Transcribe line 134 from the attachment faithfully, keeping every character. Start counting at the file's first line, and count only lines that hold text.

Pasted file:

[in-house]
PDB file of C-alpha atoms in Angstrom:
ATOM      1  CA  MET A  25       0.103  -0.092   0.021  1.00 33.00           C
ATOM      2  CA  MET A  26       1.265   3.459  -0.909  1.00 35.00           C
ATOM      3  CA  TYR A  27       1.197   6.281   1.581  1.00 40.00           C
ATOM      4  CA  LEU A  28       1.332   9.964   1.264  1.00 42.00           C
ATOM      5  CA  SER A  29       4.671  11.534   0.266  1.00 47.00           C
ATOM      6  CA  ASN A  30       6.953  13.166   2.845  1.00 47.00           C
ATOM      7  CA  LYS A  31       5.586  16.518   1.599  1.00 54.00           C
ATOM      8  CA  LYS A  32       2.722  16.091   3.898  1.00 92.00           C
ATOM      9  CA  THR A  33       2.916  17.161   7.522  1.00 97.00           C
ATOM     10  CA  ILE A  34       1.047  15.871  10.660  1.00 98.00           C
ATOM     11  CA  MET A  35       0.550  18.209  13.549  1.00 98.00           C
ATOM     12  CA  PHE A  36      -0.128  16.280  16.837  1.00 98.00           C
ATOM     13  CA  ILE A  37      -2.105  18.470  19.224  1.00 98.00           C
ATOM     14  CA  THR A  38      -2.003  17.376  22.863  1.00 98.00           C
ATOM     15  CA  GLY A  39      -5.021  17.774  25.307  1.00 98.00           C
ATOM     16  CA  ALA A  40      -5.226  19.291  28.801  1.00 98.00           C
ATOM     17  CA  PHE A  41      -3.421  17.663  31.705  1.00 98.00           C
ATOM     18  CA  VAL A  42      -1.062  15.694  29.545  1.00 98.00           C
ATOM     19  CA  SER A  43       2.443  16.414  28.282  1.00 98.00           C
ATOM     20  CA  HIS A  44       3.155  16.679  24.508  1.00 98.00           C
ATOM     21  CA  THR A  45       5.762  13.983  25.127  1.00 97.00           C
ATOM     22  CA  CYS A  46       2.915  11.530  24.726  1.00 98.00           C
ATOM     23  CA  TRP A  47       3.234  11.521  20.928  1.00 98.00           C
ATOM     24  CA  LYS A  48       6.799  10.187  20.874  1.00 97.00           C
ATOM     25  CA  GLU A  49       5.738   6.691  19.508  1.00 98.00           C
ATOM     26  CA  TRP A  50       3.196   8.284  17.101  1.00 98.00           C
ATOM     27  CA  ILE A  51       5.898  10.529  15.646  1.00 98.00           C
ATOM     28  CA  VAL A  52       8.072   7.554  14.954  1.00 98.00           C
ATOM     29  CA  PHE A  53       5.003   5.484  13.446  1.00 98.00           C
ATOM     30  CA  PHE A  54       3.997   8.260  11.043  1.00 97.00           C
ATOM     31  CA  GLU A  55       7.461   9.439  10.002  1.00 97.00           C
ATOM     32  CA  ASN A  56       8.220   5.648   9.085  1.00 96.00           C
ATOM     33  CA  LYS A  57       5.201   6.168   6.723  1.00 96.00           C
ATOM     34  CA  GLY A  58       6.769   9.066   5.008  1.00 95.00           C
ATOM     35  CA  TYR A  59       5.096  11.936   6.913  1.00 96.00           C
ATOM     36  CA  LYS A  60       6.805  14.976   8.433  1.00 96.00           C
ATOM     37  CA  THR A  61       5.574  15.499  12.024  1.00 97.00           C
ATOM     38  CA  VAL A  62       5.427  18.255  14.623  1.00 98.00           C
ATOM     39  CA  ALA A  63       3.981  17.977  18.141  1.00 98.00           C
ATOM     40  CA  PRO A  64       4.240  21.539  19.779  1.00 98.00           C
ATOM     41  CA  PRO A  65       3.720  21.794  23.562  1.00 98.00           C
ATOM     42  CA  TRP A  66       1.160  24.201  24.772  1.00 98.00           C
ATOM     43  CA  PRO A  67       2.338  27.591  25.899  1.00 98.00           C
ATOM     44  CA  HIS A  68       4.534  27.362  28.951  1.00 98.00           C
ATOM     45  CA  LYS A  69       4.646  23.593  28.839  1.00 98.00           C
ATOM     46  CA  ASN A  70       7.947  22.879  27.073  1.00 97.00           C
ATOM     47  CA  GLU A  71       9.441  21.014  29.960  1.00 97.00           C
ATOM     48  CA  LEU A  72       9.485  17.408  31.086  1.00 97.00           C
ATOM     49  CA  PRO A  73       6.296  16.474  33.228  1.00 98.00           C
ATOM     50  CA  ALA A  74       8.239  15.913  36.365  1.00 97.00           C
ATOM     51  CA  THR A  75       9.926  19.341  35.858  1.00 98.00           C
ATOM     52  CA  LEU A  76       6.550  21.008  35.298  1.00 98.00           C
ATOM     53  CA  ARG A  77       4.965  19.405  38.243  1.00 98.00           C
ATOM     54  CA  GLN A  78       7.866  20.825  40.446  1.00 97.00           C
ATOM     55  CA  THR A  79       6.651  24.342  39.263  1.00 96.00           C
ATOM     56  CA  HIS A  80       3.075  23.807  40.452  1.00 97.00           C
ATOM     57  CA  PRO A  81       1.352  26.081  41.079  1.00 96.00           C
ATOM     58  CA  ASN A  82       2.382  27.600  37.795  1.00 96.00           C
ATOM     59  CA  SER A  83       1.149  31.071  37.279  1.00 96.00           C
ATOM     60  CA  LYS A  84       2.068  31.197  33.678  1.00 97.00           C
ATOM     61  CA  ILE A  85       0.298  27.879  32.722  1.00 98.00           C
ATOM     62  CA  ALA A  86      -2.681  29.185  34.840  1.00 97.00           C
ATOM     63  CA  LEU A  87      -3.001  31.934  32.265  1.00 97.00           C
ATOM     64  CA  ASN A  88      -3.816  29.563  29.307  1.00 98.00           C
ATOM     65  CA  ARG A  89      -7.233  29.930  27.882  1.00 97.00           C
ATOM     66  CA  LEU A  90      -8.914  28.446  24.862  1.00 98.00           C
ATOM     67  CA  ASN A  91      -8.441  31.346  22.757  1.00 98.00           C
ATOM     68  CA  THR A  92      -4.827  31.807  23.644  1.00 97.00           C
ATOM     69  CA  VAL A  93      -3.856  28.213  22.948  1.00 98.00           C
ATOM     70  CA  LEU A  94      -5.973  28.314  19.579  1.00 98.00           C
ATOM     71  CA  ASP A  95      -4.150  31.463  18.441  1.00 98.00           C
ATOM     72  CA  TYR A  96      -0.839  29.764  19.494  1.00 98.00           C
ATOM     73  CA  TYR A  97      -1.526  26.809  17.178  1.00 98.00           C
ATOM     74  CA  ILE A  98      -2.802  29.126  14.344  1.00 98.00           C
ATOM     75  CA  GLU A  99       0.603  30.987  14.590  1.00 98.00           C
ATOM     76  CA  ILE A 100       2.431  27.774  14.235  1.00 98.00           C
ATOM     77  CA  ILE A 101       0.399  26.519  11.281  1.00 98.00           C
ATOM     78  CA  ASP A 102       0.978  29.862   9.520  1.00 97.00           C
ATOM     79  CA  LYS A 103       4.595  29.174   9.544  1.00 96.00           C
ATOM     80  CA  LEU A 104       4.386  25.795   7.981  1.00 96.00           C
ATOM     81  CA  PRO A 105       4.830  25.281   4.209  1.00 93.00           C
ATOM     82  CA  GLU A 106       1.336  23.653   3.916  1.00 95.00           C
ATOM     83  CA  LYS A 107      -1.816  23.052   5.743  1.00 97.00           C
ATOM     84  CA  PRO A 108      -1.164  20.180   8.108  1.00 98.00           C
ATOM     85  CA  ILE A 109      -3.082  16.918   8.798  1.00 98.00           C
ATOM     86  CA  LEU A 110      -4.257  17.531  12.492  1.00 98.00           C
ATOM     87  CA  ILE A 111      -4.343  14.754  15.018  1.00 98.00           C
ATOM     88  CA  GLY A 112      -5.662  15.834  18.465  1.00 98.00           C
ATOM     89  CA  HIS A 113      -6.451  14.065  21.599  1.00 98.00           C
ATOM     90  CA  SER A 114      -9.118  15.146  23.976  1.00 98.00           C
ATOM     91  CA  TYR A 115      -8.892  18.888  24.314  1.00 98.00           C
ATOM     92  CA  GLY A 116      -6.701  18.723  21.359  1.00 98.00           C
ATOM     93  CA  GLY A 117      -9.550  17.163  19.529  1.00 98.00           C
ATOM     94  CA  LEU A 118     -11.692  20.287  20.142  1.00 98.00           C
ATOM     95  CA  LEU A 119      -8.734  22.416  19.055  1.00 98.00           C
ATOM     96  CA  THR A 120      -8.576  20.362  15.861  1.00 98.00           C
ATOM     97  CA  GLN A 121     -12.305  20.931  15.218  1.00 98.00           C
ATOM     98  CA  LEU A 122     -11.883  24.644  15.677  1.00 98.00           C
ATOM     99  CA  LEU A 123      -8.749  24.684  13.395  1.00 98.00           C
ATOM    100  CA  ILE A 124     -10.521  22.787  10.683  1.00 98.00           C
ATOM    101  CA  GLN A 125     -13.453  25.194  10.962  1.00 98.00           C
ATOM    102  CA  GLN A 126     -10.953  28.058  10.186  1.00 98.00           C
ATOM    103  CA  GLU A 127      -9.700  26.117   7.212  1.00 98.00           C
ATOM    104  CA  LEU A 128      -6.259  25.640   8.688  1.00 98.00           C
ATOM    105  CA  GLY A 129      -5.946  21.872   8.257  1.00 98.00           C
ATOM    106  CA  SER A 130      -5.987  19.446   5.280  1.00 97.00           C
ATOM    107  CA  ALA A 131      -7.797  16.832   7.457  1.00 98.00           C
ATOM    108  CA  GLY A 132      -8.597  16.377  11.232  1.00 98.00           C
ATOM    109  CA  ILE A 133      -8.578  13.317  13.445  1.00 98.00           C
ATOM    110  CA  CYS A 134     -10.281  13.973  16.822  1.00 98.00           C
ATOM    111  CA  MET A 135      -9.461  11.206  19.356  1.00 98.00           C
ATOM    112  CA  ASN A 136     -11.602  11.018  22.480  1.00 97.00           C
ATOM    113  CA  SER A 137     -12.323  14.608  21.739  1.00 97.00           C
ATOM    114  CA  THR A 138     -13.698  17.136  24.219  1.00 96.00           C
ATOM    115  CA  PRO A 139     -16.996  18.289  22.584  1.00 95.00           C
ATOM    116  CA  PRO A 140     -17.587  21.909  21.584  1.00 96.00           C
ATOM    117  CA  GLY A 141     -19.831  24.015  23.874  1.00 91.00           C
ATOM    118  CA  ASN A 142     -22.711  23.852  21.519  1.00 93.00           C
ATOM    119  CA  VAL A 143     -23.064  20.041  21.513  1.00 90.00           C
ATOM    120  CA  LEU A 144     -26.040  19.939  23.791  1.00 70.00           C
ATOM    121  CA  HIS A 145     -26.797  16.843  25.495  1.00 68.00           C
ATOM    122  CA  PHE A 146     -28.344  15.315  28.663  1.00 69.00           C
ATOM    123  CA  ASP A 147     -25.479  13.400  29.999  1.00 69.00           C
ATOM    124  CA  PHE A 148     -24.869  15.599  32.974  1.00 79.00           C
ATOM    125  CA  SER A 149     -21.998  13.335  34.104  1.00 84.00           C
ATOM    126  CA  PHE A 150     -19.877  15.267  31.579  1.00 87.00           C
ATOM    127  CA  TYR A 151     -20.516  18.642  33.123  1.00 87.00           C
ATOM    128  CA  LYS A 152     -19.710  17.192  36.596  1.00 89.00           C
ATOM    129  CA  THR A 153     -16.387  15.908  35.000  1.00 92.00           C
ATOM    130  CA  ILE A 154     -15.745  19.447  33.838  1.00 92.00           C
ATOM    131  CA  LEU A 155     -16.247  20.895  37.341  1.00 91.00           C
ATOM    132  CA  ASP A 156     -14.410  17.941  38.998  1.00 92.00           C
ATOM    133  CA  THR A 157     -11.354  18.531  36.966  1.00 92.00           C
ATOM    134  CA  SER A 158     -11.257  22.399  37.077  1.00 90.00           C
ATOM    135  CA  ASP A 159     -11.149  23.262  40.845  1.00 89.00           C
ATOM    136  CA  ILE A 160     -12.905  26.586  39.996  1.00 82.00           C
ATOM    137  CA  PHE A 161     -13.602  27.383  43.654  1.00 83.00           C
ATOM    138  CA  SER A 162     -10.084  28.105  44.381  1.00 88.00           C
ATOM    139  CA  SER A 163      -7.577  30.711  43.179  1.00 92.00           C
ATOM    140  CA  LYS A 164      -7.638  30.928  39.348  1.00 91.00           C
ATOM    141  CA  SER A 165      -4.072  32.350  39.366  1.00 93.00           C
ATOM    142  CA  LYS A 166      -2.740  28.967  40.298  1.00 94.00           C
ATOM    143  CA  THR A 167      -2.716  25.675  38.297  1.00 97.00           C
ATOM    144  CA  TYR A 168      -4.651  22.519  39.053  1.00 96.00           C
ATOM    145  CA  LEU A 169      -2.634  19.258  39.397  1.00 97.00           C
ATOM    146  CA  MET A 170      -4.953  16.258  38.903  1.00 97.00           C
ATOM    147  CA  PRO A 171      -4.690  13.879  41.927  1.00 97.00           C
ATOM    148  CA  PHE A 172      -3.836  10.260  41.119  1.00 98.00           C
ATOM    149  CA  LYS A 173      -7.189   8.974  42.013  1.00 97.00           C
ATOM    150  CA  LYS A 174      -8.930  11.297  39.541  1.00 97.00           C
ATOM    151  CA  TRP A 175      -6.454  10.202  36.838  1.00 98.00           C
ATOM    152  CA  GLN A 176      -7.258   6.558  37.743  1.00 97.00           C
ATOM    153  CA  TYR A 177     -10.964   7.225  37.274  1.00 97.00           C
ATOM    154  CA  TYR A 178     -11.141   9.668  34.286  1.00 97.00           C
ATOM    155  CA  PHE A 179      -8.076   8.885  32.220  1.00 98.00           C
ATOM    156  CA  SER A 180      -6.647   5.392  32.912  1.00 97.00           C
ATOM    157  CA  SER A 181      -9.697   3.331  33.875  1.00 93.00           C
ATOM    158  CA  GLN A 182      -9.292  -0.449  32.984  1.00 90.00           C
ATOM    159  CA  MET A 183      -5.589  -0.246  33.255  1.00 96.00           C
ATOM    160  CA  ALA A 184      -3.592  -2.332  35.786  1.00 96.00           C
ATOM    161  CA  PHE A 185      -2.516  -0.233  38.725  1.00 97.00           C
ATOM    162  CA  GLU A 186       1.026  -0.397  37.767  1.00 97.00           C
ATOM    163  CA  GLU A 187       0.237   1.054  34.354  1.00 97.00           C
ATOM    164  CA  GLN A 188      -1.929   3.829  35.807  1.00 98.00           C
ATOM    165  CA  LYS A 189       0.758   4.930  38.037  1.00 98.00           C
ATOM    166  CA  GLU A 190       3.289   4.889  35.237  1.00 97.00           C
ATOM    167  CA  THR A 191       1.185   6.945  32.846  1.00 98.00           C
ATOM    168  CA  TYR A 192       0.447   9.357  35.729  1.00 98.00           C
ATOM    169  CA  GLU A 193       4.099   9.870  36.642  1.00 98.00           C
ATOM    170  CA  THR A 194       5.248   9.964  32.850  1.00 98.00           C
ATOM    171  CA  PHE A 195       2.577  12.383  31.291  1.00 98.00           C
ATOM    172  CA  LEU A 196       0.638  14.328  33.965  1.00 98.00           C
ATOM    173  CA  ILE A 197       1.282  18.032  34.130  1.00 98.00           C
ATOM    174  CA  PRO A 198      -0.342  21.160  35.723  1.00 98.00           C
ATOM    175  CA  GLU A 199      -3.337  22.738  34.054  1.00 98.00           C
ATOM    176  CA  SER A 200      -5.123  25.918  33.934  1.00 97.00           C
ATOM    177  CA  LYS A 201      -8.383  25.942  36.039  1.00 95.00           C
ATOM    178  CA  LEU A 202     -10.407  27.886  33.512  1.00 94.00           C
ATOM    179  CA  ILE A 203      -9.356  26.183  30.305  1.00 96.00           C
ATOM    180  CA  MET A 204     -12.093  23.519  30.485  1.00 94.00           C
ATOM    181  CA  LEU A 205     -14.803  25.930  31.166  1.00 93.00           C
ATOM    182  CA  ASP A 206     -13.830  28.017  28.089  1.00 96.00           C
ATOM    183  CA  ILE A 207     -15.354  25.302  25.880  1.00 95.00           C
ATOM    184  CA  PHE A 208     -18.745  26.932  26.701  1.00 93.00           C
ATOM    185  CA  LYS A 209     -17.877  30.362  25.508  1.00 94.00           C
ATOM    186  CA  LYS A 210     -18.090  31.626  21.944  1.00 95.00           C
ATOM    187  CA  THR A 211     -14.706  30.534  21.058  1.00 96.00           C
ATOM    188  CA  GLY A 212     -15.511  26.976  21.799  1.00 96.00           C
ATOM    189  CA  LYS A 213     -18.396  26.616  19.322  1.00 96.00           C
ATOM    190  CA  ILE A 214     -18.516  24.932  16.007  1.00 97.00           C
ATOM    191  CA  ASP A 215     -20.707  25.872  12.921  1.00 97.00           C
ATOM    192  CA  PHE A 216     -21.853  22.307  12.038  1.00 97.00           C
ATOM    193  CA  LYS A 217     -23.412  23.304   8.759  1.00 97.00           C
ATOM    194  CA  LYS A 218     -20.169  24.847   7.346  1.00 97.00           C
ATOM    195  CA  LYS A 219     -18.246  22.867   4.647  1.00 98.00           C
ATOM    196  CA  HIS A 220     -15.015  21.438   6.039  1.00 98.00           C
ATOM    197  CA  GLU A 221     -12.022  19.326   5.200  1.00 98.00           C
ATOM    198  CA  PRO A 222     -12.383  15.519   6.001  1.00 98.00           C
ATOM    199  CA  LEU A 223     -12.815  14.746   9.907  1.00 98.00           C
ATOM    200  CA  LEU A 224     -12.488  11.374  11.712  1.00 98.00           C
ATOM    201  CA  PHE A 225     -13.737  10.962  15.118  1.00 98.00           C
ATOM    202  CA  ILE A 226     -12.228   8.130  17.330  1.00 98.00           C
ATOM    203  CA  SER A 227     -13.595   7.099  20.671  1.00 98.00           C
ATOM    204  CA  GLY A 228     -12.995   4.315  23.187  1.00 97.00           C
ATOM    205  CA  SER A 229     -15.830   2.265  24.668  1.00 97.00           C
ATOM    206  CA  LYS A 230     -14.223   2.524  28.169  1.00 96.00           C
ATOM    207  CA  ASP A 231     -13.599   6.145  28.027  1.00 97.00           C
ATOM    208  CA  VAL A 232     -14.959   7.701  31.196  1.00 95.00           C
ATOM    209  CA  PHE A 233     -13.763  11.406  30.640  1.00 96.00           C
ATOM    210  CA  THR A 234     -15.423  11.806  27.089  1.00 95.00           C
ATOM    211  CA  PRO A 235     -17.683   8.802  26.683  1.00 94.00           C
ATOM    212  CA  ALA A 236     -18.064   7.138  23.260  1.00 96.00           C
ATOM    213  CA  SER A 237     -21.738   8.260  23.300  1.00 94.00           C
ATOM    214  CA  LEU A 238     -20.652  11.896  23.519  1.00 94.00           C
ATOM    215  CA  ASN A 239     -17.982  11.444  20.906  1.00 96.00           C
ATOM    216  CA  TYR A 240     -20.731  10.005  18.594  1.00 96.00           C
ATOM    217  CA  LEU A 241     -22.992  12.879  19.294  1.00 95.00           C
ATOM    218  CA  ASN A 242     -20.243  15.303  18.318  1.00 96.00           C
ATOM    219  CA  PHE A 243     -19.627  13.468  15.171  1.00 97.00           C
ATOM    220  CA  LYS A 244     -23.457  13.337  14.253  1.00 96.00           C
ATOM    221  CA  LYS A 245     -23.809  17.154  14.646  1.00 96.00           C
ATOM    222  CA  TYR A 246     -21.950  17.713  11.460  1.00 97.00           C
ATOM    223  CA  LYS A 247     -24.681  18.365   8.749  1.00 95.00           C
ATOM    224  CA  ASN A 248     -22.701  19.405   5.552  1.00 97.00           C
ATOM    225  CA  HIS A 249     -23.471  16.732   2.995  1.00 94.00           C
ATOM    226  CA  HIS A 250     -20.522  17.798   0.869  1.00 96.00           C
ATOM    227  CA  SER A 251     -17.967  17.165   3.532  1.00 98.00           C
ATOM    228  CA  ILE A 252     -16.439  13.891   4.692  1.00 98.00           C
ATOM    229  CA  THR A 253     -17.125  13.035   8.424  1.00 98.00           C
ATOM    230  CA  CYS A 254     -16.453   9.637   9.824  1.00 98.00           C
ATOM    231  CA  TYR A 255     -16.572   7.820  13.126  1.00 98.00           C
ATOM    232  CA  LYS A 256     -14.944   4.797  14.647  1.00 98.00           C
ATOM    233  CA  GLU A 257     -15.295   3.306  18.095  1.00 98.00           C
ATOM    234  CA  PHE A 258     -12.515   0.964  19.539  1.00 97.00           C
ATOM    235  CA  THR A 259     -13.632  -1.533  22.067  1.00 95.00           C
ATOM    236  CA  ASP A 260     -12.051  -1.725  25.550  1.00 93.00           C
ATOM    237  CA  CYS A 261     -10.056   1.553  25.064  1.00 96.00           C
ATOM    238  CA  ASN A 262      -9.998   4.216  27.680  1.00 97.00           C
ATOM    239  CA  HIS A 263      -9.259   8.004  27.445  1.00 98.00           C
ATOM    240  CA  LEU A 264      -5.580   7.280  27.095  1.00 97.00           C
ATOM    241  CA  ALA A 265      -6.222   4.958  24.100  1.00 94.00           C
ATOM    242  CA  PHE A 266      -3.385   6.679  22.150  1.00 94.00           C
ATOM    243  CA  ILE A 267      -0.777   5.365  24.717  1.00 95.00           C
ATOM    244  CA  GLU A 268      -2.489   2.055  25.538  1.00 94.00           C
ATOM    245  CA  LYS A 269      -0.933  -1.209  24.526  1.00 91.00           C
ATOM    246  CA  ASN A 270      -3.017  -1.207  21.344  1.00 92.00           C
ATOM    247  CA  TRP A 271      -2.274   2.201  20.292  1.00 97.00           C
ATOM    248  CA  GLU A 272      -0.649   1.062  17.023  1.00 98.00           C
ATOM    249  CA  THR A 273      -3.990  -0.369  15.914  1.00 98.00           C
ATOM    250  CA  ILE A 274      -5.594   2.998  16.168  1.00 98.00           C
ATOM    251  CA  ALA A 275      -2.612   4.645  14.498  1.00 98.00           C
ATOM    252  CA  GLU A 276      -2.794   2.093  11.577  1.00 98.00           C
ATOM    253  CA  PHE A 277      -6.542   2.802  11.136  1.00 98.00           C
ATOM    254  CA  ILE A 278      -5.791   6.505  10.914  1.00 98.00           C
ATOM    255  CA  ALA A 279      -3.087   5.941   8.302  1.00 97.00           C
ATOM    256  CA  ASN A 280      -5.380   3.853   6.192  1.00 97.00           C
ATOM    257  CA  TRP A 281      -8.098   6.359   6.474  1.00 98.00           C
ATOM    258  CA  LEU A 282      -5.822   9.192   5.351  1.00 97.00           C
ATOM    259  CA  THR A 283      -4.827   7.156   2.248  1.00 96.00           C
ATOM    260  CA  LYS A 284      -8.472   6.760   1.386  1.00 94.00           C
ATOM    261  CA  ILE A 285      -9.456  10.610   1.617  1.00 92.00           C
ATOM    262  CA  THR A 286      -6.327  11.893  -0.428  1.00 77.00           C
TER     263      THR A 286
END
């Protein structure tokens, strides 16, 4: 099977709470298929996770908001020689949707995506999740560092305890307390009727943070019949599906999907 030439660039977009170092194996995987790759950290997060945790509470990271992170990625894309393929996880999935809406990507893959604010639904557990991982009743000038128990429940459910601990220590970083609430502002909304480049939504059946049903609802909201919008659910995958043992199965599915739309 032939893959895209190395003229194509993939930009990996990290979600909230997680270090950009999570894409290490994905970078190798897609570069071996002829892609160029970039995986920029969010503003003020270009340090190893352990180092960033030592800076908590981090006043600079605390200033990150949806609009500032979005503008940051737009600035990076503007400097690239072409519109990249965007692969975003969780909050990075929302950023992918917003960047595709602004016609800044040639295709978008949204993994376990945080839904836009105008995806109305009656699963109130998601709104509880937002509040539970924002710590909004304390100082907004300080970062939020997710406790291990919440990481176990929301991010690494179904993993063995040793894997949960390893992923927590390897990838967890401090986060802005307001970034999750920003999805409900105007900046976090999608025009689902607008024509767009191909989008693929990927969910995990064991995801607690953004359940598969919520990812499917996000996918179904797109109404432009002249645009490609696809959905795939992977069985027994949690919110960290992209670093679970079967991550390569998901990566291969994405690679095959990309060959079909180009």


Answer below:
ATOM    132  CA  ASP A 156     -14.410  17.941  38.998  1.00 92.00           C